Linux is sweet!

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Linux is sweet!

Postposted on Sun Mar 29, 2009 3:53 pm

I'm a hardcore windows user and I've been using it since ver 3.1. I have also spent a lot of time developing software for Windows, and I know a lot about it.

I tried to use Mandrake 9/10 before, but all those experiences were kind of divided...

Now, I finally had the need to install Ubuntu on my PC to do some project work, and despite the fact I installed it on virtual PC, which kind of limits everything, I'm impressed.

The interface is pretty and easy to use, everything you need is there. All packages are easy to install and you have pretty much everything you need out of the box. Despite the fact I'm Windows user I have to say that Ubuntu kicks Vistas ball with a sledgehammer. Even when you run it on VM.

The fonts are easy to read, and everything is fast and simple.

The only thing that I'm not quite happy about is that there is no Visual Studio on Linux. I have a development project where I have to work with OpenGL engine, and I would love to switch to Ubuntu.

Even more, Linux simplifies extension stuff, so that would be great.

Does anyone know if there are any hardcore IDE alternatives for Linux?
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Re: Linux is sweet!

Postposted on Sun Mar 29, 2009 4:20 pm

We sort of didn't expect anything else from you anyway.
Despite all that is said around.

I actually think Ubuntu uses terrible fonts by default, they're so wide and bulky that they make my eyes bleed.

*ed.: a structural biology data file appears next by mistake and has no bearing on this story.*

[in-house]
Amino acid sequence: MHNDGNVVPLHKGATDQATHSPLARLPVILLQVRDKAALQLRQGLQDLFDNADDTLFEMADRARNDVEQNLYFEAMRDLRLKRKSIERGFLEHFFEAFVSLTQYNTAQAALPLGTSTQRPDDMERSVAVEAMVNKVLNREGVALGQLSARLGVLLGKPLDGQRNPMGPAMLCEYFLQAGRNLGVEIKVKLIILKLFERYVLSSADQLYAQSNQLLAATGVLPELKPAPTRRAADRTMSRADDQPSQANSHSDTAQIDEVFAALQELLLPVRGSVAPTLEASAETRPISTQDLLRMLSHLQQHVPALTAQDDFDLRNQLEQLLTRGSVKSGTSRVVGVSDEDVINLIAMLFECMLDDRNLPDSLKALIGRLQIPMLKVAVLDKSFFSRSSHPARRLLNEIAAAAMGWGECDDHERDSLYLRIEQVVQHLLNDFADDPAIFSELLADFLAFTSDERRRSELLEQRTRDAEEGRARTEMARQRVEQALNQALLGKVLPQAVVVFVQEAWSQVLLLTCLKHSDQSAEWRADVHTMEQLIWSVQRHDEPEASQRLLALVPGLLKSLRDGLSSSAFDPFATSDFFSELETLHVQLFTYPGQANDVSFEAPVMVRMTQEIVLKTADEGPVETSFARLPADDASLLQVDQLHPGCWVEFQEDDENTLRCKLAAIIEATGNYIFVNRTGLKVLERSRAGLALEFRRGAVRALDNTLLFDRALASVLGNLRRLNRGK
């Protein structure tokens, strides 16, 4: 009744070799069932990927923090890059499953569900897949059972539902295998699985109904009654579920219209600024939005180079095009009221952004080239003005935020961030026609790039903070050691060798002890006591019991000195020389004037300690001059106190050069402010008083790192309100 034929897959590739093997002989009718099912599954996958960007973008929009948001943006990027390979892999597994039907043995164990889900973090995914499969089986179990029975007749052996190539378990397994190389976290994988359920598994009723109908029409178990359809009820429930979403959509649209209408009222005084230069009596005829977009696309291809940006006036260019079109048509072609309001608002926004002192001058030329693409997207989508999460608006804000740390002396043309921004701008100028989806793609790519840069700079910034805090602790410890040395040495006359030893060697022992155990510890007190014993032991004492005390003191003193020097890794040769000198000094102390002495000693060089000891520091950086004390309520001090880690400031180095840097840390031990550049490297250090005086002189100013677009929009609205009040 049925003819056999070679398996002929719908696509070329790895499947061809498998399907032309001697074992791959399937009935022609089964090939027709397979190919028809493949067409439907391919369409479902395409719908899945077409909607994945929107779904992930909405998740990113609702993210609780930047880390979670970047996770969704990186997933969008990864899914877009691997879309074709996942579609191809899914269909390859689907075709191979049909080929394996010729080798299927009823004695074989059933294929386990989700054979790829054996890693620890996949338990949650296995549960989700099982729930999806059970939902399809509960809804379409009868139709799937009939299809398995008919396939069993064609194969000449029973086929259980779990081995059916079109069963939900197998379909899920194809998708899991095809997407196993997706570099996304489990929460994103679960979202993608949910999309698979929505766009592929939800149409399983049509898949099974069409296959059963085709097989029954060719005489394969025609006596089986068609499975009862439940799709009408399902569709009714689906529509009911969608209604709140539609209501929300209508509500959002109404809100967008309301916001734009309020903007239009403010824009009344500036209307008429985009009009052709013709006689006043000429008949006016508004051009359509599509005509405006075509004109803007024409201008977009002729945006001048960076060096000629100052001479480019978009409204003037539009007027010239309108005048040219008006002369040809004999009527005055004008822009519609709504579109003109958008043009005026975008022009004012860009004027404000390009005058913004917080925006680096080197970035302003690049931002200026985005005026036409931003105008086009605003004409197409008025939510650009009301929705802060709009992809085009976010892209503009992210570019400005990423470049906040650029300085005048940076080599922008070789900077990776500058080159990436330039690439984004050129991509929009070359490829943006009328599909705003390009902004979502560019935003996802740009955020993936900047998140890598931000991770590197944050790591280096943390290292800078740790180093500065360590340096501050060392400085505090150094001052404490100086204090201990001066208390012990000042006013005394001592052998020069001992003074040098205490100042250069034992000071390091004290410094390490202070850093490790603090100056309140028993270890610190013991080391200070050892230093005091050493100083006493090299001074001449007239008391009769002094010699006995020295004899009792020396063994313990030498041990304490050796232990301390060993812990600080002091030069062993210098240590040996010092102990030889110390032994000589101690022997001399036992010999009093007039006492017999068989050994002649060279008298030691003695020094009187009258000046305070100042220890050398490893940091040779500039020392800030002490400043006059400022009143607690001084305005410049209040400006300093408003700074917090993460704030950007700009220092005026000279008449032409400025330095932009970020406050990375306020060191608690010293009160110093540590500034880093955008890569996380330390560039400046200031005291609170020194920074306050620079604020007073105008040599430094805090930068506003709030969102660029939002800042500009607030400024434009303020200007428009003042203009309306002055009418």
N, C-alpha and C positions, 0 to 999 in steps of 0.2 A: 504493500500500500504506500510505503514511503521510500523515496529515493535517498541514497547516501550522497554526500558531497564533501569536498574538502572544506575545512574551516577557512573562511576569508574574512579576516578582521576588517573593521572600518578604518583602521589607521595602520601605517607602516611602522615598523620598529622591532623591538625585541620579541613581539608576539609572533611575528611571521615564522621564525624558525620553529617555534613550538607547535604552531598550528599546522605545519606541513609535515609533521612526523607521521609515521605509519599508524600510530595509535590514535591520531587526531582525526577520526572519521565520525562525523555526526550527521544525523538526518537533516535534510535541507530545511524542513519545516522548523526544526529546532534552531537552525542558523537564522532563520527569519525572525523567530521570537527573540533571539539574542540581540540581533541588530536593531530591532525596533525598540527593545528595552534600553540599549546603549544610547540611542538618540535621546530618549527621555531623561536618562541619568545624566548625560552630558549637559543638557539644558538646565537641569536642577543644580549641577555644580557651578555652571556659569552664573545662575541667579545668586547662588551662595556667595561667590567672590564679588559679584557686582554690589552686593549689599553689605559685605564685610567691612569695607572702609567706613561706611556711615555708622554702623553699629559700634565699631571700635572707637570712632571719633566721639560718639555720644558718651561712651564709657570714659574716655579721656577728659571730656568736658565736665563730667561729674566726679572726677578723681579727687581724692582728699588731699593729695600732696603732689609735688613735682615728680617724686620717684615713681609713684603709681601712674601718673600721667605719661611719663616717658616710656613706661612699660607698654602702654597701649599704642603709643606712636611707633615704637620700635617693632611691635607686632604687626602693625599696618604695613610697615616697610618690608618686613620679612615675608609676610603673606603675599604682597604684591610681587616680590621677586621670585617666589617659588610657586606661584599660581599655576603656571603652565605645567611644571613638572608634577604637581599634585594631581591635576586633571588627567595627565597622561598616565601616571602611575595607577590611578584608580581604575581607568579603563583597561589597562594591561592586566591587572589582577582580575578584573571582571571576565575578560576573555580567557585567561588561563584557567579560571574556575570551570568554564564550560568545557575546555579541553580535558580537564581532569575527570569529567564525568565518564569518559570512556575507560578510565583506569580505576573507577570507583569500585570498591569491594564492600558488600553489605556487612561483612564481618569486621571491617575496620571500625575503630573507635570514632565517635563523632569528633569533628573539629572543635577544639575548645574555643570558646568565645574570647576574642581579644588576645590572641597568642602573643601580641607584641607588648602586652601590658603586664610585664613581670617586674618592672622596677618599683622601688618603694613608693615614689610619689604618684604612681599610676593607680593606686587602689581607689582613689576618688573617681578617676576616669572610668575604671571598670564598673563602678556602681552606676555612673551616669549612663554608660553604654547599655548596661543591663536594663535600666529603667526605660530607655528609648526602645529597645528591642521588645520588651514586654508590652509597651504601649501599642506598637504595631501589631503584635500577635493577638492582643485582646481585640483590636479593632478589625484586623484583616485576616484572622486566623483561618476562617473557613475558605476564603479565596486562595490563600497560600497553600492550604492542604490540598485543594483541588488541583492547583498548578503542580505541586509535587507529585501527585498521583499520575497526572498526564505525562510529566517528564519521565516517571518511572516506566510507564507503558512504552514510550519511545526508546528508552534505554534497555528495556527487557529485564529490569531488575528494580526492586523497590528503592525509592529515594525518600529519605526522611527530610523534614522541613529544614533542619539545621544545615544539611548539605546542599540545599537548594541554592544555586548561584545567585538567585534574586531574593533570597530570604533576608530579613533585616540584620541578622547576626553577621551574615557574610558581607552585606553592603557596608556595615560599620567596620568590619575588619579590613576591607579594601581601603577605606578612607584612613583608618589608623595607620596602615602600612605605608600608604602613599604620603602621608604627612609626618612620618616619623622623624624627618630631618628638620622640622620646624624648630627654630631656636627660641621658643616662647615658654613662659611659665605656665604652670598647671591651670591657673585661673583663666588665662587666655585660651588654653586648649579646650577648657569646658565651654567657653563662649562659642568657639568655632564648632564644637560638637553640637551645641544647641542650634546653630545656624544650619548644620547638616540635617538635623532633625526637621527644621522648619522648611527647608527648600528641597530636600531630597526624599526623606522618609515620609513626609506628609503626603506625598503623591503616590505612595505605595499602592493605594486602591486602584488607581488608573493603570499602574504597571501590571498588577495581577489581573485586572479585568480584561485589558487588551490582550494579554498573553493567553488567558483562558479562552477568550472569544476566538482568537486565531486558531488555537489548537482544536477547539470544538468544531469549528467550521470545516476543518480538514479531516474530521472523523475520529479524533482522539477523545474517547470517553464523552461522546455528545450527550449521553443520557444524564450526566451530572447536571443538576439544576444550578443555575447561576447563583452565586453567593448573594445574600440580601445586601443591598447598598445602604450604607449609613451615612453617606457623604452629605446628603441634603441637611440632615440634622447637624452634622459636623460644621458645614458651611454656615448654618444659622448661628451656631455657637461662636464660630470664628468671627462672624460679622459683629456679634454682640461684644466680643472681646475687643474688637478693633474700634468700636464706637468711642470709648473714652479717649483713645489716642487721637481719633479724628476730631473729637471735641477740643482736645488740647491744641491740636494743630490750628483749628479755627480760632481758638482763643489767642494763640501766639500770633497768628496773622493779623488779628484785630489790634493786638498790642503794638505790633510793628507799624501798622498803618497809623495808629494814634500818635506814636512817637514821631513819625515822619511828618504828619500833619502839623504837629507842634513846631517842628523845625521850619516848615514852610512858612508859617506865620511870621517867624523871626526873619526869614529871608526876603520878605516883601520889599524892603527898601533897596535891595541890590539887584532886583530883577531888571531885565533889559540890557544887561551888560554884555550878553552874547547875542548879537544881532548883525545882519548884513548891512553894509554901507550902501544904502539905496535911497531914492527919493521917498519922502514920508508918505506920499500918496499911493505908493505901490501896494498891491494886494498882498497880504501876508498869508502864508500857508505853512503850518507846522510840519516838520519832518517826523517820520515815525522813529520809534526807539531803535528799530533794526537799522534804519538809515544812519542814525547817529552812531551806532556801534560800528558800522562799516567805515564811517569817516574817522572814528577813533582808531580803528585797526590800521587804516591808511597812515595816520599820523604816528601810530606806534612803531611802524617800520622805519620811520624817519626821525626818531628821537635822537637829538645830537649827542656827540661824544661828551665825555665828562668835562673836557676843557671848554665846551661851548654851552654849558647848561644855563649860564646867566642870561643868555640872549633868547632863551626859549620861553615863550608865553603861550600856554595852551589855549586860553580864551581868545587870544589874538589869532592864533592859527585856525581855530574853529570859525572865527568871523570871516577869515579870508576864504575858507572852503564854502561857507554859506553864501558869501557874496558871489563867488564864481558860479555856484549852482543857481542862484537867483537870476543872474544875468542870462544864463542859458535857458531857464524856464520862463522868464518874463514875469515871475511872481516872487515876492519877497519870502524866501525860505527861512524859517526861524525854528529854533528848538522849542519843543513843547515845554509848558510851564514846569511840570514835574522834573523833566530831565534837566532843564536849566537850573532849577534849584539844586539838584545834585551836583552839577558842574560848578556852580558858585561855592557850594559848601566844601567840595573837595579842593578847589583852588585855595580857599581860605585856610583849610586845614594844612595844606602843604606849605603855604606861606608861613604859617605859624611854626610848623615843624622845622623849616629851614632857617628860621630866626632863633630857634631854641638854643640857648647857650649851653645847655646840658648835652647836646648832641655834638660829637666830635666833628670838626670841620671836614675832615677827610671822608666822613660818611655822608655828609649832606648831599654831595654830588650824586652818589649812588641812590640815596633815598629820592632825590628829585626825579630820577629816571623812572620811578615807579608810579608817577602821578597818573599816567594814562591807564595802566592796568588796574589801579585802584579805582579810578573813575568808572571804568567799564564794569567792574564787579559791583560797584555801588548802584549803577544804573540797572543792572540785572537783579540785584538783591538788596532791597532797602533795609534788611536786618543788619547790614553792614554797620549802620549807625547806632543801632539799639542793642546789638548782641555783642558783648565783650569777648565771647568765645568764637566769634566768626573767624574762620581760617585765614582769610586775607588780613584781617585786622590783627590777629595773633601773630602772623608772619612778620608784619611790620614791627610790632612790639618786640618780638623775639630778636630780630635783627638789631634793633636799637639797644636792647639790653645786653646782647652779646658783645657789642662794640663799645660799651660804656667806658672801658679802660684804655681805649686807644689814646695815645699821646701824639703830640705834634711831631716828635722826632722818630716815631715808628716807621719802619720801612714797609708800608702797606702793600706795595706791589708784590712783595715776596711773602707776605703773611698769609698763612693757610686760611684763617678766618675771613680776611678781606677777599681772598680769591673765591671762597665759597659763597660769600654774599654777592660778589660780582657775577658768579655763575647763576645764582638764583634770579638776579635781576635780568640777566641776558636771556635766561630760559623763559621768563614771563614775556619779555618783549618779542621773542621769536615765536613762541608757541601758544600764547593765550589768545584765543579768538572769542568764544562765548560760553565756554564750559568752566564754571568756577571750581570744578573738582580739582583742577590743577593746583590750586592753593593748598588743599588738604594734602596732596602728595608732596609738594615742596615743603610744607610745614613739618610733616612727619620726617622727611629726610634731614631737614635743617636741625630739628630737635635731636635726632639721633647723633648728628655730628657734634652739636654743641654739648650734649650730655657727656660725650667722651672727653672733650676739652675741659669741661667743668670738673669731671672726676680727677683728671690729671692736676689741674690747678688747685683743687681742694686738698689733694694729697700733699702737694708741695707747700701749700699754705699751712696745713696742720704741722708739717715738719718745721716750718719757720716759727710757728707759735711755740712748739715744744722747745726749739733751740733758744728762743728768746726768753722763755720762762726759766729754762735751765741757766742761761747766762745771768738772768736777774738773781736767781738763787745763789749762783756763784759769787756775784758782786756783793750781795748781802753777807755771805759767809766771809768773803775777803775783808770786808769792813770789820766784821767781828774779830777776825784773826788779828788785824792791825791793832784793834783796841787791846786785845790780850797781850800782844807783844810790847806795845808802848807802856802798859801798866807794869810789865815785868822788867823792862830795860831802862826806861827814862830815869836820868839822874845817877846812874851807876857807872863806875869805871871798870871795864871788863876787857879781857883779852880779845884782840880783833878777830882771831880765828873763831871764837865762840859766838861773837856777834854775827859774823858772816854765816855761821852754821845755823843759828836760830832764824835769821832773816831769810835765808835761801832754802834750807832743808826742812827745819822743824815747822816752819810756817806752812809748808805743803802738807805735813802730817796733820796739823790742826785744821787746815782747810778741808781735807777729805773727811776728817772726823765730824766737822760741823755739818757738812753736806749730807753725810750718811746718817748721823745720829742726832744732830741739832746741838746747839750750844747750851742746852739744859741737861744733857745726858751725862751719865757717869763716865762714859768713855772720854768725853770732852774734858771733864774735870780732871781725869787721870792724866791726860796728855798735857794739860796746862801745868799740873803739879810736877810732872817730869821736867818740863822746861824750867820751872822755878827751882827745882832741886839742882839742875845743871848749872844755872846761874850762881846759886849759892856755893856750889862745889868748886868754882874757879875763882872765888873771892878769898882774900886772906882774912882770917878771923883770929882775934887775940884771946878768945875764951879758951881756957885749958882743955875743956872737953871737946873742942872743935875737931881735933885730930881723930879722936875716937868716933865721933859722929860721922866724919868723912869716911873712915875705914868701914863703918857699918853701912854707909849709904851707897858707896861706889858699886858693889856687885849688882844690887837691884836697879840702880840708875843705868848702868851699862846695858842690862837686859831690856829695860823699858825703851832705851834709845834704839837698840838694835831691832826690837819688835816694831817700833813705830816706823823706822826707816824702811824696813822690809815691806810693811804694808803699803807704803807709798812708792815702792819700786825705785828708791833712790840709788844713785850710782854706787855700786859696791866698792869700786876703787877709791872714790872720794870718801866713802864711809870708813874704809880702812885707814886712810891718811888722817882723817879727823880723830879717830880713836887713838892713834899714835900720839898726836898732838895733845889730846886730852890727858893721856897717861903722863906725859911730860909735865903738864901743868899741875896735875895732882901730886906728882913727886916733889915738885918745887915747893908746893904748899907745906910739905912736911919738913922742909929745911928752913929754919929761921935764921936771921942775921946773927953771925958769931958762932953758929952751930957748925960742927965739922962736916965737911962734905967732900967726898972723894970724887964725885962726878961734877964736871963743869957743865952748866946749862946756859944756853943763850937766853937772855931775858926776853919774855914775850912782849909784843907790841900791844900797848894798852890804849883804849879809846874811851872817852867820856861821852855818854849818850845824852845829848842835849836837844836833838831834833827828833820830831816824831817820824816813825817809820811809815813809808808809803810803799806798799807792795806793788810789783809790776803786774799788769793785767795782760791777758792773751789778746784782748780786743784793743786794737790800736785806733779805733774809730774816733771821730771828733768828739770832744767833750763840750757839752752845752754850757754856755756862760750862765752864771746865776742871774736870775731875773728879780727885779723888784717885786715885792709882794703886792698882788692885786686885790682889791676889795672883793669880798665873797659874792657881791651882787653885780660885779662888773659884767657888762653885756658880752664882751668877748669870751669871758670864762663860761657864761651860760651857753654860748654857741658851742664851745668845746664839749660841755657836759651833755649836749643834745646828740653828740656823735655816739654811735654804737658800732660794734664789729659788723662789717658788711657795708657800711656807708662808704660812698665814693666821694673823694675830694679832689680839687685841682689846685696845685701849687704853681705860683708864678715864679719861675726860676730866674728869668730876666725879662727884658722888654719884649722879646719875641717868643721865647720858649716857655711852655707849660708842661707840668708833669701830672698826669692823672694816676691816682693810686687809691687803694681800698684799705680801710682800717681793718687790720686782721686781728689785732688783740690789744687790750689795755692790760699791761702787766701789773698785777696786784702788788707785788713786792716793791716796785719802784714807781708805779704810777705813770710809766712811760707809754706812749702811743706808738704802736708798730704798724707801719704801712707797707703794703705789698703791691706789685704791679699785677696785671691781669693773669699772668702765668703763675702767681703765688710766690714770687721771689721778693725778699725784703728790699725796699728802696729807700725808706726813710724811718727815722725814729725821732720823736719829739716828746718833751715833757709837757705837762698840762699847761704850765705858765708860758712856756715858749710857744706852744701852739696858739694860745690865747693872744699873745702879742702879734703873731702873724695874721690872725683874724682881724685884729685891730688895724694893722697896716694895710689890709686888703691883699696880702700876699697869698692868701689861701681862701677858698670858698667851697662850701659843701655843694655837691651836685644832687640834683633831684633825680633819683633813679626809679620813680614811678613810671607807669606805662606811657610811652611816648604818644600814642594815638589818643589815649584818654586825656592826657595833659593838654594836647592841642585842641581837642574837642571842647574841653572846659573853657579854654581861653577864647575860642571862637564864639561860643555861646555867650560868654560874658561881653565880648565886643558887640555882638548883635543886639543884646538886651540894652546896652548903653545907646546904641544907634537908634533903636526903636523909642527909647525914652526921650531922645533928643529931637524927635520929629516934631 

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Re: Linux is sweet!

Postposted on Sun Mar 29, 2009 4:24 pm

There are lots of options out there. My recent favorite is Emacs. At first blush it seems like it's just a run of the mill text editor, but it's actually quite powerful. I haven't been able to find an IDE that I've been really happy with.

Some IDEs that I've tried that you might like are Bluefish and NetBeans.

I too have been impressed with the visual quality of Linux. For some reason my images seem sharper and text is easier to read. Maybe it's all in my head as I've seen an article that kind of digs into the font rendering issues of Linux.
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Re: Linux is sweet!

Postposted on Sun Mar 29, 2009 4:26 pm

This thread is very timely for me as well -- as of yesterday I finally "cut the cord". My primary home desktop is Linux now, and except for gaming, video editing, and a few other minor things (which collectively represent only a small percentage of my PC usage these days), I am not using my Windows XP box any more.

Speaking of fonts, I recommend installing the optional "ttf-liberation" package. This gives you a set of fonts with metrics identical to the standard Windows Arial, Times New Roman, and Courier New fonts. Aside from the fact that I just think they look good (I've set them as my default desktop fonts), they can also help ease the transition from Windows since web pages will render more like they would under Windows.

IDE-wise, you could give Eclipse a try. I haven't used it much myself, and it did seem somewhat bloaty (IIRC it is all implemented in Java), but it is supposed to be very full-featured.
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Re: Linux is sweet!

Postposted on Sun Mar 29, 2009 4:31 pm

Meadows wrote:I actually think Ubuntu uses terrible fonts by default, they're so wide and bulky that they make my eyes bleed.

Yeah, I find the default a bit large-ish as well, though I wouldn't go so far as to call them "terrible". Easy enough to change though (see my previous post).

titan wrote:Some IDEs that I've tried that you might like are Bluefish and NetBeans.

Dunno if I'd go so far as to call Bluefish an IDE. It's a pretty nice editor though; I've settled on it as my editor of choice for writing code on Linux.
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Re: Linux is sweet!